Collector of Harts

Why does the creator of Welcome to Night Vale keep getting portraits of deer from his fans?

Kris Ligman
Feb 19, 2014 · 7 min read

It started, Joseph Fink says, as a chance encounter in a Hudson antiques store.

“My girlfriend, Meg, and I were browsing around and came upon this terrible, wonderful painting of a deer wearing a painting of a deer around its neck. It was very badly done, but also beautiful,” Fink tells me. “I wanted it so much, but it was too expensive.”

One of the lead showrunners behind the popular paranormal comedy podcast Welcome to Night Vale, Fink’s interests often seem to complement the idiosyncratic melding of small-town life and eldritch horror which defines the show. Thus a kitsch object which also just so happens to bend time and space, such as a portrait of a deer wearing a portrait of itself around its neck, is strangely perfect—or at least, whimsical enough to remain memorable. Unfortunately, the purchase that day at the antiques store was not to be.

The memory of the painting stayed with Fink, however, until—on a whim—he mentioned it to his fans on Twitter shortly after New Year’s. A follower offered to make him a painting to replace the one he wasn’t able to buy. Fink immediately responded with enthusiasm.

I am very serious. Please give me paintings of deer wearing pictures of deer around their necks like they just won a prize for Best Deer
—@PlanetofFinks, 2 Jan 2014

“I thought that perhaps a few might send something,” Fink admits. “I didn’t expect it would be this many.”

Fans initially sent digital sketches and paintings to Fink, several of which he retweeted. Then, when Fink and his Welcome to Night Vale collaborators set off on their West Coast tour later that January, the paintings got a lot more physical.

“For the first leg of the tour, there were only a few deer, so I could just carry them in my backpack. In one case, when we flew from Portland to San Francisco, I took one as a carry-on… I might have gotten some strange looks, I don’t know. I told the flight attendant that I always travel with my lucky deer painting when I fly.”

Fink’s “lucky deer.”

As the number of deer grew, Fink ended up having to ship many of the paintings back by post —along with an ornate deer mask which a fan had gifted him, and which itself wears a small deer mask on a long chain (below). In total, Fink received eight deer portraits over the course of the West Coast tour, in addition to the other presents bestowed upon him by fans.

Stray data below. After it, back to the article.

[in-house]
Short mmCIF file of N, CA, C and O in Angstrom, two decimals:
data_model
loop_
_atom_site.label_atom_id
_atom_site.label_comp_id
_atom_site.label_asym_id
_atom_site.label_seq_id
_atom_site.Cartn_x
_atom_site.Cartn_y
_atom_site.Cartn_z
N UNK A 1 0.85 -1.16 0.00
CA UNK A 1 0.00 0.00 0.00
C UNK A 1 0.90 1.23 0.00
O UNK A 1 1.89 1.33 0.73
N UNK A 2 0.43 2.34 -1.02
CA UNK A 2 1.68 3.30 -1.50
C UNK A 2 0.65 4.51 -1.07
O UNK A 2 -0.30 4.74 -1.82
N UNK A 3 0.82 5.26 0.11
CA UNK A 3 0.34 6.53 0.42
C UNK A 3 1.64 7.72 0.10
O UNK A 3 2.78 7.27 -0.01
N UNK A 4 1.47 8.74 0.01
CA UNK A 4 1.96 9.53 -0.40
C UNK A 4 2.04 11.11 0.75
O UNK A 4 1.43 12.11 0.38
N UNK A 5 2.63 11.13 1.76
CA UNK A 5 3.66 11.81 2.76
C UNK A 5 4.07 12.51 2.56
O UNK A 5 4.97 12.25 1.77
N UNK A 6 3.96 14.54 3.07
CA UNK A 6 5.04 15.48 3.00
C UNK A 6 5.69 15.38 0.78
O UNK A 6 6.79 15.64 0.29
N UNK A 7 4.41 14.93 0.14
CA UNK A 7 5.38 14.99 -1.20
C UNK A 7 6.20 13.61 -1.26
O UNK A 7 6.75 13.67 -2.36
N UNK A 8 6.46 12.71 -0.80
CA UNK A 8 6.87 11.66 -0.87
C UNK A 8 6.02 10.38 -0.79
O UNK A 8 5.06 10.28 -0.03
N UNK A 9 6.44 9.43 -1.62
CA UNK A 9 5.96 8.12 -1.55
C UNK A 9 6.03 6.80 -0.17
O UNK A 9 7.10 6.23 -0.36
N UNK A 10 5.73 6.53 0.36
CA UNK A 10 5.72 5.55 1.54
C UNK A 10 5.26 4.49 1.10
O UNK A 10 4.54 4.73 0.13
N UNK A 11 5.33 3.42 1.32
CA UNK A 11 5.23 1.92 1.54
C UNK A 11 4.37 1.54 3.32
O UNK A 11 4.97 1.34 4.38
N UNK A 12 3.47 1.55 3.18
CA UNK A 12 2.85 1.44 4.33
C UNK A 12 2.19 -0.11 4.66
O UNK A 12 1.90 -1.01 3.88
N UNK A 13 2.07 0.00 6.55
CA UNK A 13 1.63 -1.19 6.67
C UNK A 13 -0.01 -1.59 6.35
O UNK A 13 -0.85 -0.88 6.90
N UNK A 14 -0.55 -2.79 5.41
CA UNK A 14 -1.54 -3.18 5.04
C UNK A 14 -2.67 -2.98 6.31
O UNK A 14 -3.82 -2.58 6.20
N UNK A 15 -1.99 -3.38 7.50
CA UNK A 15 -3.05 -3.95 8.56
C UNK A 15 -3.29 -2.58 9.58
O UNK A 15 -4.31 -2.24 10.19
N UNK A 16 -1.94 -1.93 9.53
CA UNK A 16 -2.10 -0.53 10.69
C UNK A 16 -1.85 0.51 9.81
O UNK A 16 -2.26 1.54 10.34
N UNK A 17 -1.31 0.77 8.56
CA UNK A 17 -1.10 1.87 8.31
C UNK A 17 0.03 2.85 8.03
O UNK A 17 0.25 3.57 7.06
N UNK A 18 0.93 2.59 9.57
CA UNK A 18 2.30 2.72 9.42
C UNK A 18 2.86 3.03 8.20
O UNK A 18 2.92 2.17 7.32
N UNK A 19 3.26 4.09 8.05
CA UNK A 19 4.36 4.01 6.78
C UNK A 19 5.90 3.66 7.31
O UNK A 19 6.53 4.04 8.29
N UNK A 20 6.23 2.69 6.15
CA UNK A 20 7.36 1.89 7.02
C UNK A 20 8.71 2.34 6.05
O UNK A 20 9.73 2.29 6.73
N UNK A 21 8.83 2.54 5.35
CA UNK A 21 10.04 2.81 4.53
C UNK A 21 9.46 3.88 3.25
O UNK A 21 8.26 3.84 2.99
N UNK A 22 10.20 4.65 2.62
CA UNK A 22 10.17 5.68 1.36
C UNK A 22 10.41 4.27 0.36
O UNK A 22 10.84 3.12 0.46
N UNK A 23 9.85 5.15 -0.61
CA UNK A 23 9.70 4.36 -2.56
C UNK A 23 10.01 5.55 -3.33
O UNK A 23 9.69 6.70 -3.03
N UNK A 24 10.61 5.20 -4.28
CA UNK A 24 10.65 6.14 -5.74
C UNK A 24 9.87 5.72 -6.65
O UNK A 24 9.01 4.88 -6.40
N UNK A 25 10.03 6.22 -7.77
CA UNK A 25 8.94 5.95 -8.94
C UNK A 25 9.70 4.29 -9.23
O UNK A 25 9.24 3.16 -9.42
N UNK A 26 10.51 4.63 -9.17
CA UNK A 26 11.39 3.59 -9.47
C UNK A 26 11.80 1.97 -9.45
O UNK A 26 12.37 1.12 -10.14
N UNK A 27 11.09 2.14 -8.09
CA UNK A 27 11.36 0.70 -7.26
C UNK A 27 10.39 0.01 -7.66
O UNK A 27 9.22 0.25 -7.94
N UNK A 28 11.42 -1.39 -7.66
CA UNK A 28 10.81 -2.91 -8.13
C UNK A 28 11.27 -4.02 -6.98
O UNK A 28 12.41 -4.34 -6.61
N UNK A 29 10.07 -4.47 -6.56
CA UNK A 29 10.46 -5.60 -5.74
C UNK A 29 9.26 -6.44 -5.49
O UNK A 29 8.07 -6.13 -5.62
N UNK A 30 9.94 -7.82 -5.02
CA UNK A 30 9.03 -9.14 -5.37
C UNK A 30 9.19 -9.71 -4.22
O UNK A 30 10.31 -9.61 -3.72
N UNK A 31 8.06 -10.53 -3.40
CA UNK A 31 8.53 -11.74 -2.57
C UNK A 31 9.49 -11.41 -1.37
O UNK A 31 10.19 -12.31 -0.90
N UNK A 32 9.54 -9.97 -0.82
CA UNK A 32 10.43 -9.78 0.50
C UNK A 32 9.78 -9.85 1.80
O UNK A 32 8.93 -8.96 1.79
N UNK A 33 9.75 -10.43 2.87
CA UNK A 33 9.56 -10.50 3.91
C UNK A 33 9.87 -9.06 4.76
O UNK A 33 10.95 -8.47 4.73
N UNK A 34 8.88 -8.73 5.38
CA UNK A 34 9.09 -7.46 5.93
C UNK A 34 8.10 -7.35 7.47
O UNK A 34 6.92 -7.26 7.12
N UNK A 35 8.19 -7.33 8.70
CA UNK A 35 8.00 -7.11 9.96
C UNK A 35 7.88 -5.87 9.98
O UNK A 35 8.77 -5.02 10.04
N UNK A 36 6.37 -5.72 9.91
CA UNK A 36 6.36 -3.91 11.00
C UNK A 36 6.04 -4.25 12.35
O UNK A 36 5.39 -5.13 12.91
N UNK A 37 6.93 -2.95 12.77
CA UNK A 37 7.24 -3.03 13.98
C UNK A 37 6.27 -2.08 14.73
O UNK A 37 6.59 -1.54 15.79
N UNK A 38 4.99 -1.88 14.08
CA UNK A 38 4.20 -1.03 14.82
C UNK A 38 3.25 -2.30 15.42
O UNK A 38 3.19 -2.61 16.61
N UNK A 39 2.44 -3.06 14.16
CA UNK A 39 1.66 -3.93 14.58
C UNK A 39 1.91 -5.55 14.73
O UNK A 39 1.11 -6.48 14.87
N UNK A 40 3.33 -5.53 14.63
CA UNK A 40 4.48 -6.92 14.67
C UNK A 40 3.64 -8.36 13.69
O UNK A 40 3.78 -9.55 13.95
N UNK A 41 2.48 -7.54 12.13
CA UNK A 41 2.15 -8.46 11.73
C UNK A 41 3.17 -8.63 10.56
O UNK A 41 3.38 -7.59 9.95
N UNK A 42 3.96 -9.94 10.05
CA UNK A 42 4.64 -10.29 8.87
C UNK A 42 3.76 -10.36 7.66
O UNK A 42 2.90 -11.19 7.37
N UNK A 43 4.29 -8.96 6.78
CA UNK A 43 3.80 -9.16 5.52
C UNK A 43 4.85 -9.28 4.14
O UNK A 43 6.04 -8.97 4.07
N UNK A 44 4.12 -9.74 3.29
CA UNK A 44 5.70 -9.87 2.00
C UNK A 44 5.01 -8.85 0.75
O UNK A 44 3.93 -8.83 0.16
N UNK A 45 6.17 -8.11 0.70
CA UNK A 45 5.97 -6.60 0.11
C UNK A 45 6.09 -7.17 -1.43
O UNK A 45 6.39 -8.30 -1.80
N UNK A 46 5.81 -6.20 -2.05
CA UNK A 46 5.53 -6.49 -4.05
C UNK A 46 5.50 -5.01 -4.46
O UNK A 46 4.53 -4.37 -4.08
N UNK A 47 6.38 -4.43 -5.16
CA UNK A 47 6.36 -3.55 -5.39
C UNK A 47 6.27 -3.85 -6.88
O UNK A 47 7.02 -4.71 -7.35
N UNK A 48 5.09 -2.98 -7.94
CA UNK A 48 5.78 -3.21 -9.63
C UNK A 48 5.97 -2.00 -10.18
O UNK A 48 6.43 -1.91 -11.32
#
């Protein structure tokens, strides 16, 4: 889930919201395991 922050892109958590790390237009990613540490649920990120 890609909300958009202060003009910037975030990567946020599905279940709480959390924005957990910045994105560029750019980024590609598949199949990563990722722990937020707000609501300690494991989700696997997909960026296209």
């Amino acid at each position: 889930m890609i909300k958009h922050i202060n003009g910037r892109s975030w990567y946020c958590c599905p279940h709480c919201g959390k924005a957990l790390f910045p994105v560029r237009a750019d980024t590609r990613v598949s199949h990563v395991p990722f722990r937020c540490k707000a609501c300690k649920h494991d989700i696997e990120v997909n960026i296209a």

“We get so many gifts,” Fink says, sounding humbled. “People are always coming up to us at live shows with things that they’ve made. But it was the level of care that people put into these paintings that really surprised me.”

At a San Francisco show, one artist went above and beyond her fellow attendees, presenting Fink with a large oil canvas replete with ornate frame (below). Fink says he plans to hang it over his fireplace mantle.

“There are so many of them, and they’re all just so cool. We’ve just moved into a new place and none of them are hung yet, but we plan to fill my office area with them.”

Two of the West Coast deer paintings as well as the deer mask wearing a deer mask.

“Are they beautiful? Yes. But deer are also dangerous creatures. They are terrible, deceitful, and vile animals. Nature is gorgeous, and it is horrible, and it will kill you.”
(Welcome to Night Vale Episode 36: “Missing”)

Heraldry and Velvet

Cervids (whose ranks include all varieties of deer, reindeer, elk and moose) have a long history in the storytelling traditions of countless cultures, where their roles vary from symbols of fertility and sacrifice to avatars of divine visitation. The prototypical image of a deer, with its elongated proportions, glittering eyes and delicate gait, is at once surreally beautiful and menacingly alien, befitting its common mythological role as something otherworldly—even unknowable.

As game animals, cervids have a long legacy opposite humans as intelligent, challenging quarry. Their bodies have served as sources of food, leather, tools, medicine and jewelry. Some, namely the reindeer, have been domesticated and have served as draft animals for centuries. In fact, there is very little about the family Cervidae that is not interwoven with the history of humans—from their habitats to their place in our lore and culture, they have existed adjacent to us for quite some time.

Several of the West Coast deer paintings. Unable to carry them all on the flight home, Fink sent back many of the paintings by mail.